Phyllis Schlafly Fought For Conservative Values

by Alex Gladu

Former conservative activist and organizer Phyllis Schlafly passed away at the age of 92 on Monday. At the time, she was reportedly surrounded by family members at her home in St. Louis, Missouri, where she was born and lived for most of her life. Throughout that life, Schlafly was known for her controversial conservative activism.

More than conservative, Schlafly considered herself "pro-family." She maintained a very traditional definition of what it means to be a family and, in particular, what it means to be a wife and mother. In other words, she wasn't just pro-life and (perhaps) anti-gay marriage; she went so far as to be anti-Equal Rights Amendment (ERA). In fact, it was the failed ERA that often defined Schlafly's legacy and fueled the controversy around her.

When the ERA was put forth in the 1970s, Schlafly organized STOP ERA, an anti-amendment group. She worried that the amendment would remove many benefits that she believed women had accumulated without it, including the dependency benefits guaranteed to wives and widows under Social Security. Schlafly wanted to protect these benefits, as well as the role of the American homemaker. Ultimately, the amendment failed to become law, and Schlafly became known as the "first lady of the conservative movement."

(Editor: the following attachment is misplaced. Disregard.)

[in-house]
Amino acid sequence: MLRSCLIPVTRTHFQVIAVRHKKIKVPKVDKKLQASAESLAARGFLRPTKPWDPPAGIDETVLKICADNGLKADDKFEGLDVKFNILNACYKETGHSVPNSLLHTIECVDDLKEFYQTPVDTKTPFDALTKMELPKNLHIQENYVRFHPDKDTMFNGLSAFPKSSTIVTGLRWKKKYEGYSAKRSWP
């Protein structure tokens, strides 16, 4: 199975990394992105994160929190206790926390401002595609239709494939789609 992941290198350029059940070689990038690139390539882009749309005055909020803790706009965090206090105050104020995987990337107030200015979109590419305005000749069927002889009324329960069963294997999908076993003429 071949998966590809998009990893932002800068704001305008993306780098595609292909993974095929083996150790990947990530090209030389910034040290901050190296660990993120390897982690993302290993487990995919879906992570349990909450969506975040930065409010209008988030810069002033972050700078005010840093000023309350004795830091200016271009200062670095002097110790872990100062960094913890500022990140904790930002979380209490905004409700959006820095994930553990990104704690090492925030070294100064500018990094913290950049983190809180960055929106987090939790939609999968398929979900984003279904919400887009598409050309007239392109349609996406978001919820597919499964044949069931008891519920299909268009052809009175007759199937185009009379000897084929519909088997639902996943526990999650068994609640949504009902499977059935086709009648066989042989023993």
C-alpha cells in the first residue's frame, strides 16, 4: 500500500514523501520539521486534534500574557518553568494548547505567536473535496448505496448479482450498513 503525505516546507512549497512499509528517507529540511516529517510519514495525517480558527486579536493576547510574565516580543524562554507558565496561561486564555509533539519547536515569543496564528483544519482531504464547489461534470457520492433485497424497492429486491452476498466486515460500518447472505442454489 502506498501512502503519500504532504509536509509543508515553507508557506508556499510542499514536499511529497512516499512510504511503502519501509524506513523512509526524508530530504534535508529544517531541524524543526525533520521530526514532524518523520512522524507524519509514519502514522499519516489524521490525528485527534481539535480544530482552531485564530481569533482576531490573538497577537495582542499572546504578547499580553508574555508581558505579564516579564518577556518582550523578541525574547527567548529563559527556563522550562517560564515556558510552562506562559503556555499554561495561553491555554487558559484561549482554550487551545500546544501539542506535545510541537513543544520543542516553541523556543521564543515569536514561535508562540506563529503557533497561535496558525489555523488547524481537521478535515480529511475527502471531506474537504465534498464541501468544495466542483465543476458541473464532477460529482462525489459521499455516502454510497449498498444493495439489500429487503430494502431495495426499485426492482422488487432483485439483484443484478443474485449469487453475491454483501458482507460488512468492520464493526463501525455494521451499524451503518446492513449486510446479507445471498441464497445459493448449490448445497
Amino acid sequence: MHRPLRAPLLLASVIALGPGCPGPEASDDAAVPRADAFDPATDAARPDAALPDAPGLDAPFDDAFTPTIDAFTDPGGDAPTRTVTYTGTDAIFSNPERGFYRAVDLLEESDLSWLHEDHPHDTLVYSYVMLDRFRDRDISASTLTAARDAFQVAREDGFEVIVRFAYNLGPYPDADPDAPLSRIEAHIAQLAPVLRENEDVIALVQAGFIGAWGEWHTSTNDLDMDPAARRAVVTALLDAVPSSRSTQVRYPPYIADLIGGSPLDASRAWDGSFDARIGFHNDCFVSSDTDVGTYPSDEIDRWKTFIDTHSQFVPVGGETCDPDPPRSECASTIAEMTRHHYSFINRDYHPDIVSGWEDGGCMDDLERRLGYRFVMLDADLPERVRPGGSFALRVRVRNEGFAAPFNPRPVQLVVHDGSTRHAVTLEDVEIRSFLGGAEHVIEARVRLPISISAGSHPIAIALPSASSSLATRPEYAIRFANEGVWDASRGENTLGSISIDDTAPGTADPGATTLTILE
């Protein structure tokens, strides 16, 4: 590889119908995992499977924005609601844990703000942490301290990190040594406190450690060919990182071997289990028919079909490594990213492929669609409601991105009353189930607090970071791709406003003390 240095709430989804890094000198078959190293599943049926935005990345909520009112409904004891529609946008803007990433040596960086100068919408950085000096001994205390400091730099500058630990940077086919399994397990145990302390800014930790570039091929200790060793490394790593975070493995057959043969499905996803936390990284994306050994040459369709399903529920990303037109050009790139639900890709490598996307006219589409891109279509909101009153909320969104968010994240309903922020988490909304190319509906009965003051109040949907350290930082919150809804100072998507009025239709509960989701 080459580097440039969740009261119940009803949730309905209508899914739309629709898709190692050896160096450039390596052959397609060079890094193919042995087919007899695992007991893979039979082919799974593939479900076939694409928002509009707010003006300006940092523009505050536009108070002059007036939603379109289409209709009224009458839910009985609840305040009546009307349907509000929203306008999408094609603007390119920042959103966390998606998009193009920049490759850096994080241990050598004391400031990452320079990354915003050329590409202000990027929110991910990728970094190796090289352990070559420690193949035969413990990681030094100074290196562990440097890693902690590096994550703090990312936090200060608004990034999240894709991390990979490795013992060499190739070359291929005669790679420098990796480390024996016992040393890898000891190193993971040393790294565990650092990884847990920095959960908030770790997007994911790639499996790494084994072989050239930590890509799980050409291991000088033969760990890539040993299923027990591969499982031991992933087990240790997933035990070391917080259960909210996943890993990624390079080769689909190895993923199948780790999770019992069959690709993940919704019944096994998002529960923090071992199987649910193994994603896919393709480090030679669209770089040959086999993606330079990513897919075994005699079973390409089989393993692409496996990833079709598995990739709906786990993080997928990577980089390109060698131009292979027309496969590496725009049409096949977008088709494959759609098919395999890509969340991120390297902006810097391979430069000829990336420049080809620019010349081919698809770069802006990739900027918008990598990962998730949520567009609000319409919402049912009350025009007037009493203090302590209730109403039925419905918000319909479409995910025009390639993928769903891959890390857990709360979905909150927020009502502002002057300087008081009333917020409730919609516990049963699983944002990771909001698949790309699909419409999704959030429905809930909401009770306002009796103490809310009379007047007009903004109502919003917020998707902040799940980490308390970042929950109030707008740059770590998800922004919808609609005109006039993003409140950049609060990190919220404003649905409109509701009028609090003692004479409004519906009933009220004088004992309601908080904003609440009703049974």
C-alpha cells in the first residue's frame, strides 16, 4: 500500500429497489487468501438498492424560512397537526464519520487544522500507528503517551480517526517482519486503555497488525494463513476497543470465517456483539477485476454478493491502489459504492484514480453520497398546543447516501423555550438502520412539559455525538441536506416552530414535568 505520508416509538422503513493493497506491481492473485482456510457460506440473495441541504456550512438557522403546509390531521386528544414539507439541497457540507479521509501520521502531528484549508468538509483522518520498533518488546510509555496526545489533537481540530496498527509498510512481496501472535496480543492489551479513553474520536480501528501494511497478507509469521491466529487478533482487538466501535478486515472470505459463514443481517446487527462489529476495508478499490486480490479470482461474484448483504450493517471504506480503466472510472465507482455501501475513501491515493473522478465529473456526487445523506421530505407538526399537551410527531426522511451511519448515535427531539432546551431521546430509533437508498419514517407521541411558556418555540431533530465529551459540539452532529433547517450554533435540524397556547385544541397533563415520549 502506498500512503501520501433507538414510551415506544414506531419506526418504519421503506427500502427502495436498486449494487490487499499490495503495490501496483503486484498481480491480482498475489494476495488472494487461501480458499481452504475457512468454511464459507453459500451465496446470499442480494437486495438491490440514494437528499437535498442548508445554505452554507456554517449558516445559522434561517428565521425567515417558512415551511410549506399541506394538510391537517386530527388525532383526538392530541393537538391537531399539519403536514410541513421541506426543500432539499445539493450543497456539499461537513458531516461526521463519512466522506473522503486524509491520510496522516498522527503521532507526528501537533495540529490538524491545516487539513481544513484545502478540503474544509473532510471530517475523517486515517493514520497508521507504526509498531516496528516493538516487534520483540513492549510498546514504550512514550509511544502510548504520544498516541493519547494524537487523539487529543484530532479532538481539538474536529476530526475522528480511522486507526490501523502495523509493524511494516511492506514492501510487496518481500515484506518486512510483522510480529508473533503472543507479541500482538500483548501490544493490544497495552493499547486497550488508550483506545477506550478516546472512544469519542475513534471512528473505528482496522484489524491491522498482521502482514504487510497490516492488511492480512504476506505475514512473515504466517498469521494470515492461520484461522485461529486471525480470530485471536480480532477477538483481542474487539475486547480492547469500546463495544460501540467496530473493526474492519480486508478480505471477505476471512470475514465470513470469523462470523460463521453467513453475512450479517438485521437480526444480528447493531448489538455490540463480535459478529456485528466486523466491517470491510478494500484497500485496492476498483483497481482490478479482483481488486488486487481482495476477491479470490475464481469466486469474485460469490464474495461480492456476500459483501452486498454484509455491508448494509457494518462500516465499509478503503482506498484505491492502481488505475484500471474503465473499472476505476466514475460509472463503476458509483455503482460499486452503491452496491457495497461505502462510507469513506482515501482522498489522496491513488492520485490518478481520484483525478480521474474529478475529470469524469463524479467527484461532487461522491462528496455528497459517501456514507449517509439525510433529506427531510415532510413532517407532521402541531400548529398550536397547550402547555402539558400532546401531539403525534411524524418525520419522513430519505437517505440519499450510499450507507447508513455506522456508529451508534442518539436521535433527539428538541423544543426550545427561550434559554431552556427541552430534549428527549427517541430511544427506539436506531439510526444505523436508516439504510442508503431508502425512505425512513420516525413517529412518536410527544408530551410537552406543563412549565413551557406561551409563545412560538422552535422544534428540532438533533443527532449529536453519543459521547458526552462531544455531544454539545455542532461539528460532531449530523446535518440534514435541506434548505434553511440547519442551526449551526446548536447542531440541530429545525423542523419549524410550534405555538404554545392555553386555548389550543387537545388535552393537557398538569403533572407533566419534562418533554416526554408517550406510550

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More recently, Schlafly stirred up a batch of controversy when she publicly endorsed Donald Trump for president back in March. She introduced the controversial candidate when he held a rally in her hometown of St. Louis. Her extreme social conservatism may have led many to expect Schlafly to endorse a candidate like Sen. Ted Cruz of Texas, but instead, she seemed to be drawn to Trump's bold rhetoric and outsider mentality. "We've been following losers for so long," Schlafly said during her endorsement of Trump. "Now, we've got a guy who's going to lead us to victory."

That endorsement may have cost Schlafly the unity of her beloved Eagle Forum, the pro-family advocacy group that she launched in the 1970s. Several board members, including at least one of Schlafly's own children, reportedly disagreed with the endorsement. Still, Schlafly remained involved with the Eagle Forum up until her death, leading the organization and continuing to write and lecture well into her old age.

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Schlafly was not one to shy away from controversy. Whether you agree or disagree with her conservative values, it's hard to deny the tenacity with which she fought for her beliefs. Her legacy will likely live on through her surviving family members and the Eagle Forum that maintains her conservative vision.